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Success That Lasts

HBS’s Howard Stevenson on why diversification matters when it comes to measuring success

Here’s a scenario: A 55-year-old, highly successful venture capitalist is thinking about his next investment. He’s not certain he has the energy to start another seven-year round of intense financing and consulting activity. “I just can’t imagine enjoying that pace again, and frankly, it’s time I paid attention to my family,” he says to himself. “But I’d really feel like a loser if I didn’t play the game as hard as everyone else. I guess I should retire.”

Survey after survey shows a high degree of job dissatisfaction and burnout among the general working population. Pursuing success is like shooting at a series of moving targets. Every time you hit one, five more pop up from another direction. Just when we’ve achieved one goal, we feel pressured to work harder to achieve another. Standards and examples of “making it” constantly shift, while a fast-paced world of technological and social change constantly poses new obstacles to overcome.

The Four Components of Success

Some of the most successful people have gotten where they are precisely because they have a greater understanding of what success is really about and the versatility to make good on their ideals. No one, however, has unreserved success, not even the most obvious winner. It is important for each person to understand and develop his or her unique definition of success over time.For me, research for my book Just Enough: Tools for Creating Success in Your Work and Life uncovered four irreducible components of enduring success:

Happiness: Feeling pleasure or contentment in and about your life.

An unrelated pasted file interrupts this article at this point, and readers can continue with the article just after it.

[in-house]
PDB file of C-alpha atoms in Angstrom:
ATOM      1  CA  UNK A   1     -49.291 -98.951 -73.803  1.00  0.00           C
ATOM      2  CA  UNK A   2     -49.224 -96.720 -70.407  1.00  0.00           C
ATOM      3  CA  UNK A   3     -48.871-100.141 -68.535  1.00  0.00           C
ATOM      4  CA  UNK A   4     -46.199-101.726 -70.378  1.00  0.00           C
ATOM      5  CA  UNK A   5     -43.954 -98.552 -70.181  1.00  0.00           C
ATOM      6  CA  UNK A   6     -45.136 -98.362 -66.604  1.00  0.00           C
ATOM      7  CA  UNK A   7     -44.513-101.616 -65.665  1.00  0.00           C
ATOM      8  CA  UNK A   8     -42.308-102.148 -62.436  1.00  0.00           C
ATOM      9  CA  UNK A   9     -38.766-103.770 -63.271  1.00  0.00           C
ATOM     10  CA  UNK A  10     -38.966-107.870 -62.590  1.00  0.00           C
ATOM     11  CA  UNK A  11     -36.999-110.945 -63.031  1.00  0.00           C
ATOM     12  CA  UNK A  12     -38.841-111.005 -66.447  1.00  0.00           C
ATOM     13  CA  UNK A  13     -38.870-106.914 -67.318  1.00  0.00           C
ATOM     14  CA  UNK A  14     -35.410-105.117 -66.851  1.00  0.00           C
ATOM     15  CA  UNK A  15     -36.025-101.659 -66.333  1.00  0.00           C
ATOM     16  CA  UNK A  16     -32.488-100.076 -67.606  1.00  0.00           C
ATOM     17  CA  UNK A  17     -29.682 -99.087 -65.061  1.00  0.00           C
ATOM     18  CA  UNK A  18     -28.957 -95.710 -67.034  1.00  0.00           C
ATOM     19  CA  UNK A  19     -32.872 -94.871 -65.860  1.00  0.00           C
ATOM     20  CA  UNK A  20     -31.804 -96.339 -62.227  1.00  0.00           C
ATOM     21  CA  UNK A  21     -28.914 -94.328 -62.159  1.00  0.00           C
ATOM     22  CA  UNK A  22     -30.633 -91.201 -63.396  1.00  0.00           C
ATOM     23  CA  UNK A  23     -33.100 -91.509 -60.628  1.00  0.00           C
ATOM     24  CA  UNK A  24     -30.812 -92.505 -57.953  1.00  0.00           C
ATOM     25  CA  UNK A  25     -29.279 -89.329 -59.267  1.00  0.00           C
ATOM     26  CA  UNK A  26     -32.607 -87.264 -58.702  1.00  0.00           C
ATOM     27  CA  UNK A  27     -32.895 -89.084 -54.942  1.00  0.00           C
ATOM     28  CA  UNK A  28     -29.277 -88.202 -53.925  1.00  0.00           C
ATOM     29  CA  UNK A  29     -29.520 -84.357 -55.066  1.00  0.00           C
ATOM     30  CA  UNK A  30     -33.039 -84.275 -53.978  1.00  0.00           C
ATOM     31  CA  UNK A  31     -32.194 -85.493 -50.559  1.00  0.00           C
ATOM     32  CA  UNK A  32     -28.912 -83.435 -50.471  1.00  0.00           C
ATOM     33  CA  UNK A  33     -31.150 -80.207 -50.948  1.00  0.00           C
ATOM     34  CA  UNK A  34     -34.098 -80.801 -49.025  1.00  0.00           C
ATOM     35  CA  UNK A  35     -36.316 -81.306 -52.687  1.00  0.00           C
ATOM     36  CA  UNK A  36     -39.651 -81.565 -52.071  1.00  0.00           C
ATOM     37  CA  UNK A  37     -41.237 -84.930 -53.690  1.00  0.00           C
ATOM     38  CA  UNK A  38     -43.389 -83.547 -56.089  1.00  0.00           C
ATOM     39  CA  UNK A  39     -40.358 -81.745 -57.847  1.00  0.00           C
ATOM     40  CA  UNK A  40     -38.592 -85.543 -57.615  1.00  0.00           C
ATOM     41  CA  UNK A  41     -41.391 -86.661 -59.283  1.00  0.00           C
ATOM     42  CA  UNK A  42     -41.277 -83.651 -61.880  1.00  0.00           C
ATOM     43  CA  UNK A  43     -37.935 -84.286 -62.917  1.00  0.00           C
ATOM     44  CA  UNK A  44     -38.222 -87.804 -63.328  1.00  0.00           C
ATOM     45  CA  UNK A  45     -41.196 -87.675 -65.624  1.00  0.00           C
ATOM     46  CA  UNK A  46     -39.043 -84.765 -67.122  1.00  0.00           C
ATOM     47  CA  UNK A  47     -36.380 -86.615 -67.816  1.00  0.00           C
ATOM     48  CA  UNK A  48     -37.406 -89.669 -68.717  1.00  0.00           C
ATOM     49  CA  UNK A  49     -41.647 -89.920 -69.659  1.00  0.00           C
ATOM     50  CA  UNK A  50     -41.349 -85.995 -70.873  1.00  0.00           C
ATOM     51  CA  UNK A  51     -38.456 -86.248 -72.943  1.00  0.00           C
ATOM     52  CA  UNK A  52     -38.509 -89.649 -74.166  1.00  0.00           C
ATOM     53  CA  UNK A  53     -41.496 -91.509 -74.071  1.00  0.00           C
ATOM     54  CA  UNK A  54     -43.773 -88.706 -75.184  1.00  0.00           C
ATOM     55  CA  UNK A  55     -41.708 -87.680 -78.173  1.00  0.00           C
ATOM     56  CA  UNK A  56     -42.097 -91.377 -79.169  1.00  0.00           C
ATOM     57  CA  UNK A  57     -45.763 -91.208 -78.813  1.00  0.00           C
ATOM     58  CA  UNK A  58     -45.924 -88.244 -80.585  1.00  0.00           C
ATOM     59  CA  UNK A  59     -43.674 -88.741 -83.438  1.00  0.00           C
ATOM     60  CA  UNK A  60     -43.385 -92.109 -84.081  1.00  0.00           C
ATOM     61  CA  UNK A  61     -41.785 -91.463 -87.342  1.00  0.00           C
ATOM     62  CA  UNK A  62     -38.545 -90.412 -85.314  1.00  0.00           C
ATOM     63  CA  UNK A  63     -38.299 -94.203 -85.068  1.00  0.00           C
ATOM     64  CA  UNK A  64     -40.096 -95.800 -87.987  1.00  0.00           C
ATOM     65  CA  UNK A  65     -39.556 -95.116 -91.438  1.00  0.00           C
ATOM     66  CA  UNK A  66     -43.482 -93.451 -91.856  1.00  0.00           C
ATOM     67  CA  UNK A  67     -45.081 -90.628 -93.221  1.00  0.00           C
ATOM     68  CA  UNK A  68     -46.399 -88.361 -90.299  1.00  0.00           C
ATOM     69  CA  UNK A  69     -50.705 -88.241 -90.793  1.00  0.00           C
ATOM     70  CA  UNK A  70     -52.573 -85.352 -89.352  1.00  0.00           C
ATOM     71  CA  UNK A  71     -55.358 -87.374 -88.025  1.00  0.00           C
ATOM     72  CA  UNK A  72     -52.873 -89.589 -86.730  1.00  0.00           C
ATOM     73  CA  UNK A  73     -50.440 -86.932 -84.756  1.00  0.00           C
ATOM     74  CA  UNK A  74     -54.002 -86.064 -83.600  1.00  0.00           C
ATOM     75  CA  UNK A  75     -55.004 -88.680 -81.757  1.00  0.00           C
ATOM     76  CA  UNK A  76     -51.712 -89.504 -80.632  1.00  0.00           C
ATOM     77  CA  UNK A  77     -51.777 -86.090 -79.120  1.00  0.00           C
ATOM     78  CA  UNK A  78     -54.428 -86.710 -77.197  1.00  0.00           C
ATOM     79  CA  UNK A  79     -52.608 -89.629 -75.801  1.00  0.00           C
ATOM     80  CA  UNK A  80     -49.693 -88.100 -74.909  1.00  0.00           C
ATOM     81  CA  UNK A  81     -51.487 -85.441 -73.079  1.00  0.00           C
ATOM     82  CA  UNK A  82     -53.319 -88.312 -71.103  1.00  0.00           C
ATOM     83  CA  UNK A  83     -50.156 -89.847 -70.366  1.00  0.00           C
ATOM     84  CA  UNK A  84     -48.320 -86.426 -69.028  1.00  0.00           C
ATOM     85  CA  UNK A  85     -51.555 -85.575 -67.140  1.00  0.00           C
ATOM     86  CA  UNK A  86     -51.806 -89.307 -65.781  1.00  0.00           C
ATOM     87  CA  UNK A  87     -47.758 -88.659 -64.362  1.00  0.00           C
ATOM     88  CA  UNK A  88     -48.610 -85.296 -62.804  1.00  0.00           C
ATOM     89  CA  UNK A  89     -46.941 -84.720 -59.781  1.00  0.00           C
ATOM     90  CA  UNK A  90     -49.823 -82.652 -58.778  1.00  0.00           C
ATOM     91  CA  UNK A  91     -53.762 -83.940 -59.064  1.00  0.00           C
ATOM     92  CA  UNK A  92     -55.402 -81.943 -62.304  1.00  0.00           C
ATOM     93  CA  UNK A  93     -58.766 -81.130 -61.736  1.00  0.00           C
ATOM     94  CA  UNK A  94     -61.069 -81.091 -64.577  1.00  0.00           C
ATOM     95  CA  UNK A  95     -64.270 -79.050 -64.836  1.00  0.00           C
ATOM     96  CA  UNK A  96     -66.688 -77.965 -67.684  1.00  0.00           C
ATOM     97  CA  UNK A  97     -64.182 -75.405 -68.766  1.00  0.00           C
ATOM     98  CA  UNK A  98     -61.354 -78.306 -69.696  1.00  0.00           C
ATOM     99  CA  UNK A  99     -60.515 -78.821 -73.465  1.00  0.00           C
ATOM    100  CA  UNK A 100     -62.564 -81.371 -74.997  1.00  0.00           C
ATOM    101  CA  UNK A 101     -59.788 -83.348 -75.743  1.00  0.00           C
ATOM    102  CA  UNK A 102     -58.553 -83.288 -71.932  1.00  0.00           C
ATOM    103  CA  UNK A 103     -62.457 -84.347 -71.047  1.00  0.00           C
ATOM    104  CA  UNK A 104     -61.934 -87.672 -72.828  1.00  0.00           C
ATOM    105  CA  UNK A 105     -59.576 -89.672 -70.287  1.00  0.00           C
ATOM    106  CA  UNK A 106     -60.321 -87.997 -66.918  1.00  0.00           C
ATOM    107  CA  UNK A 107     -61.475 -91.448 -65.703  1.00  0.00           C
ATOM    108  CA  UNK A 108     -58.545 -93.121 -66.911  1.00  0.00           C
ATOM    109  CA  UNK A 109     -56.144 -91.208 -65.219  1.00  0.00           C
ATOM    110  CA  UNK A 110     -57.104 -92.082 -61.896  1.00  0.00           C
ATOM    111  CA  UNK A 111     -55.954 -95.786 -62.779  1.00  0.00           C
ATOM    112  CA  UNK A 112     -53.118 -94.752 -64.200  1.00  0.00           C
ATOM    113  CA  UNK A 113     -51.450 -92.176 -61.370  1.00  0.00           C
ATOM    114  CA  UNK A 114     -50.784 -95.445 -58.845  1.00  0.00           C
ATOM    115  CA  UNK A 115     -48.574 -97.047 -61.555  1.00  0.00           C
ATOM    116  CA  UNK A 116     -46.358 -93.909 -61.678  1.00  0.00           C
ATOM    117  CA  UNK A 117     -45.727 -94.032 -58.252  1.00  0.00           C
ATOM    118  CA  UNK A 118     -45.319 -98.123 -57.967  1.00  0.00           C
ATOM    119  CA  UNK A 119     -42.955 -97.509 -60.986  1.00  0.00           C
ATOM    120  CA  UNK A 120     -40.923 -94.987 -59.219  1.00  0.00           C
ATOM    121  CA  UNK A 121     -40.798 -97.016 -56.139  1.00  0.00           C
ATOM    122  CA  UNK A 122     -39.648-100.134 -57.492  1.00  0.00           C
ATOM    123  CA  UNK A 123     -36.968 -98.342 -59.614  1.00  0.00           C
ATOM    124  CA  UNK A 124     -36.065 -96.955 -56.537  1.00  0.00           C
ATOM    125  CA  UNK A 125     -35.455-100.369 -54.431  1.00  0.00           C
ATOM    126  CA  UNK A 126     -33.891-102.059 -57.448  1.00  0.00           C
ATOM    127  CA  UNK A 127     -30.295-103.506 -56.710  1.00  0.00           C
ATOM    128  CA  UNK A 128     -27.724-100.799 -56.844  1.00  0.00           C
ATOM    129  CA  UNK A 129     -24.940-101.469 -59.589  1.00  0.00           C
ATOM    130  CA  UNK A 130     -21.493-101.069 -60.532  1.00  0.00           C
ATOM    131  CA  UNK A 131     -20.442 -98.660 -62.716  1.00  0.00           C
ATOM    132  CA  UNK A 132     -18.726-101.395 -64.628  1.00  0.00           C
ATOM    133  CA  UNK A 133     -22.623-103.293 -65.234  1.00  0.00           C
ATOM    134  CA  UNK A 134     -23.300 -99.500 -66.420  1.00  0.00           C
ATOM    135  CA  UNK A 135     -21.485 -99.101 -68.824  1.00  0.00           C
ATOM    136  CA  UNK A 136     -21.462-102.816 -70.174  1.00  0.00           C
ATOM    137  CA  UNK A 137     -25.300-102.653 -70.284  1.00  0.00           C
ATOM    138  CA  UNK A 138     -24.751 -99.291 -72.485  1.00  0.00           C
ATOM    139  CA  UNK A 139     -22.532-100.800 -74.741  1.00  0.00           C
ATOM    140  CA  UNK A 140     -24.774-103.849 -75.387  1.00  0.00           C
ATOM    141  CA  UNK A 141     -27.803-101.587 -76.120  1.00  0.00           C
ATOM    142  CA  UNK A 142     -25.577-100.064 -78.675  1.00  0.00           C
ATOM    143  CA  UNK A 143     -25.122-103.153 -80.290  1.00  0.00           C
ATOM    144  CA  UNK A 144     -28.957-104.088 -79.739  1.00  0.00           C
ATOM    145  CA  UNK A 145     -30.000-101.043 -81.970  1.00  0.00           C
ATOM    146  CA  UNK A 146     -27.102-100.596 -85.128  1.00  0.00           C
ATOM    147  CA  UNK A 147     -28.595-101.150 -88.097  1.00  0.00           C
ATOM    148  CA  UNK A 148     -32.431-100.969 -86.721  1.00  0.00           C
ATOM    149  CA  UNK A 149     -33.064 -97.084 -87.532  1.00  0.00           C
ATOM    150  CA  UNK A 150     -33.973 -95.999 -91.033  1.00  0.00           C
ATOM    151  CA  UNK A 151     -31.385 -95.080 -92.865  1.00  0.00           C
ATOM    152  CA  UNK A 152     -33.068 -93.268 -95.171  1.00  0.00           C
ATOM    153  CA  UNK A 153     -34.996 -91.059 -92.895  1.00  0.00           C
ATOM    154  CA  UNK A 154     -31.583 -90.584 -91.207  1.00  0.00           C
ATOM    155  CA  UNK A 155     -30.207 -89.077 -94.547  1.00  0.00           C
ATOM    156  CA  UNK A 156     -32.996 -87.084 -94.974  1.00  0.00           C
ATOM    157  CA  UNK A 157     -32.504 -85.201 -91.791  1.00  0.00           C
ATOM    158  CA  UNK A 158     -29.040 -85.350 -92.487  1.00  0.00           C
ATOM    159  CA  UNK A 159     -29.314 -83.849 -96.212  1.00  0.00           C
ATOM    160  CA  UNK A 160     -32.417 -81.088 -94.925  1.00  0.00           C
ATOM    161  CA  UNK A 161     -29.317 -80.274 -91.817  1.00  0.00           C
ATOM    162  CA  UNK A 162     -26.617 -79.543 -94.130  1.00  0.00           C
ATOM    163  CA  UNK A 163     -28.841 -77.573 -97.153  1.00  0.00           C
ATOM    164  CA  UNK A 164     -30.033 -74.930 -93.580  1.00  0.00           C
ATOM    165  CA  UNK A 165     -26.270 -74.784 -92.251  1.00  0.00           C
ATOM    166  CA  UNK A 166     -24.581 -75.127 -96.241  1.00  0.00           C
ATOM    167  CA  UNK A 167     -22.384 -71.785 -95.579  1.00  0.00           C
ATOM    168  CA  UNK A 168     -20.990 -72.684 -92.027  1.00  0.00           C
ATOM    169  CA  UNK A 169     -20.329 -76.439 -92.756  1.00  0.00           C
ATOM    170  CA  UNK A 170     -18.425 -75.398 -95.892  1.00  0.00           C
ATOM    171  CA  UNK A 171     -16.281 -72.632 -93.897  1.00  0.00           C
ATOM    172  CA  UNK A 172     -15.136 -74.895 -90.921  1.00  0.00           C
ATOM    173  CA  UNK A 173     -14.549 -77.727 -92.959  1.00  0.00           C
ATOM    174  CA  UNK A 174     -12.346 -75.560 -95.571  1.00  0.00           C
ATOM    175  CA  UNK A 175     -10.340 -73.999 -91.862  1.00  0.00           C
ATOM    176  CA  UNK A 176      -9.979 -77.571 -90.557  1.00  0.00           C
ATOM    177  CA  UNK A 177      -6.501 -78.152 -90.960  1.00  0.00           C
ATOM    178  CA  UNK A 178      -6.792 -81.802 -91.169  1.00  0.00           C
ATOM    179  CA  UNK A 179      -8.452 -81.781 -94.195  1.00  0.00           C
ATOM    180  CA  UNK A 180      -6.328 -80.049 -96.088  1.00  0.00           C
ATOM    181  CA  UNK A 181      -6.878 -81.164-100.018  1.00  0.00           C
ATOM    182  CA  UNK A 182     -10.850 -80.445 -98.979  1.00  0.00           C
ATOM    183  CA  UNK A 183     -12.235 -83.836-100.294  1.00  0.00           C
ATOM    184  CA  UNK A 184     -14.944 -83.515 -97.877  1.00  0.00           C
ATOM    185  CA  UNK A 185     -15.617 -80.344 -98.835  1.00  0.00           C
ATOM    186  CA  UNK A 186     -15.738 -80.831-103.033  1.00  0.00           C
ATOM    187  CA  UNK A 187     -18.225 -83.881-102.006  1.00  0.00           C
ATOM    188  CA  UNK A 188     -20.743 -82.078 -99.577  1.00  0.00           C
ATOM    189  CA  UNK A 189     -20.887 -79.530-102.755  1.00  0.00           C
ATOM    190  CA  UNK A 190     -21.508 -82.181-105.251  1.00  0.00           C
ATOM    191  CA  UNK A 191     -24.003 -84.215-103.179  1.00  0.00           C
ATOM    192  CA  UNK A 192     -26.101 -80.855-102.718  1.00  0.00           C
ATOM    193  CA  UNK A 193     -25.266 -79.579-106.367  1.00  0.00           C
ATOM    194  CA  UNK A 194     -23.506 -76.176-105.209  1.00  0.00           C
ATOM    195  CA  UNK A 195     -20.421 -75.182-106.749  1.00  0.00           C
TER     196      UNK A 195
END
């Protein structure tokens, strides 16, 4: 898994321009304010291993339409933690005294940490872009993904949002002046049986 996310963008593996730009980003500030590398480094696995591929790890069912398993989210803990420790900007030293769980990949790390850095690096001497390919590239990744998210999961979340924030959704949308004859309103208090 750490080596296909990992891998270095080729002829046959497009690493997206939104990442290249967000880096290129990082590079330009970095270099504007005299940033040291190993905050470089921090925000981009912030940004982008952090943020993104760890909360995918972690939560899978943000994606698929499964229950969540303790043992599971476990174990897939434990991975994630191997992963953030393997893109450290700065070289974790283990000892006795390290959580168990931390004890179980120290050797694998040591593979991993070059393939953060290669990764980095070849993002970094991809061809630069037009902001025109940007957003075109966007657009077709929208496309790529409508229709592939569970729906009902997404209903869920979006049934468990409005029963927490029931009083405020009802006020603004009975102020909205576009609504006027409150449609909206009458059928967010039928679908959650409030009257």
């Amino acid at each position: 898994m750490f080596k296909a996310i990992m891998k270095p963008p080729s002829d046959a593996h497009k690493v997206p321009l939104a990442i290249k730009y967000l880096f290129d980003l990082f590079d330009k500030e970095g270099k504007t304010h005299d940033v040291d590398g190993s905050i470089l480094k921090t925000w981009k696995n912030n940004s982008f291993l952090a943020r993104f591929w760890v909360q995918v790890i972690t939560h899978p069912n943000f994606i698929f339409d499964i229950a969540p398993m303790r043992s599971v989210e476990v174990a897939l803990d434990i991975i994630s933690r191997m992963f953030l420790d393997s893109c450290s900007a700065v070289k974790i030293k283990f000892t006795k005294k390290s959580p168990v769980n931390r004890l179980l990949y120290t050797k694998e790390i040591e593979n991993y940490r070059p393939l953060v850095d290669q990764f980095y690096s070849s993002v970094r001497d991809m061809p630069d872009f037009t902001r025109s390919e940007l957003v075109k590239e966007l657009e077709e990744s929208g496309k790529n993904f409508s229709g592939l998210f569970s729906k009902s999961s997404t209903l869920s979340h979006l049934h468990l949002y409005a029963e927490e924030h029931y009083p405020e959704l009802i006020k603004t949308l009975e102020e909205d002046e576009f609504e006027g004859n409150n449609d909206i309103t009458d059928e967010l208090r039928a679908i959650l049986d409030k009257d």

Achievement: Making accomplishments that compare favorably against similar goals of others.
Significance: Making a positive impact on people you care about.
Legacy: Establishing your values or accomplishments in ways that help others find future success.

These four categories form the basic structure of what people try to gain through the pursuit and enjoyment of success. Take away any one component, and it no longer feels like “real” success. Just as a steady diet of the same four foods would hardly be satisfying over the long term, the four components of success cannot be satisfied by the presence of a single flavor in each category.

The Kaleidoscope Strategy

We compare an effective success strategy to a kaleidoscope. Although the patterns in a kaleidoscope are inherently unstable, changed by your own movements or by outside forces, the pieces provide ongoing satisfaction as they take their places within new patterns.

Now imagine a slightly different kind of kaleidoscope, one that is your own vision of a successful life. Your kaleidoscope has four chambers, like a typical one—happiness, achievement, significance, and legacy—and you can add brilliant glass pieces (goals sought and fulfilled) over a lifetime, making your unique pattern increasingly richer. In this metaphor, success is about choice, movement, pattern, and a structure that holds together all the separate activities. And, just like a kaleidoscope, you have to hold this pattern up to the light. By regularly assessing the picture you are creating in all four chambers, you can quickly spot places you feel require more attention and act accordingly.

The kaleidoscope view will show the burned-out venture capitalist that scaling back his achievement goals is part of a larger picture of expansion in other categories, rather than a paralyzing prospect of loss and “doing nothing,” allowing him to cultivate the emotional relationships he craves with his family. That doesn’t mean he should give up all forms of achievement; he simple needs to readjust the level of energy he puts into that category and pursue success in other categories.

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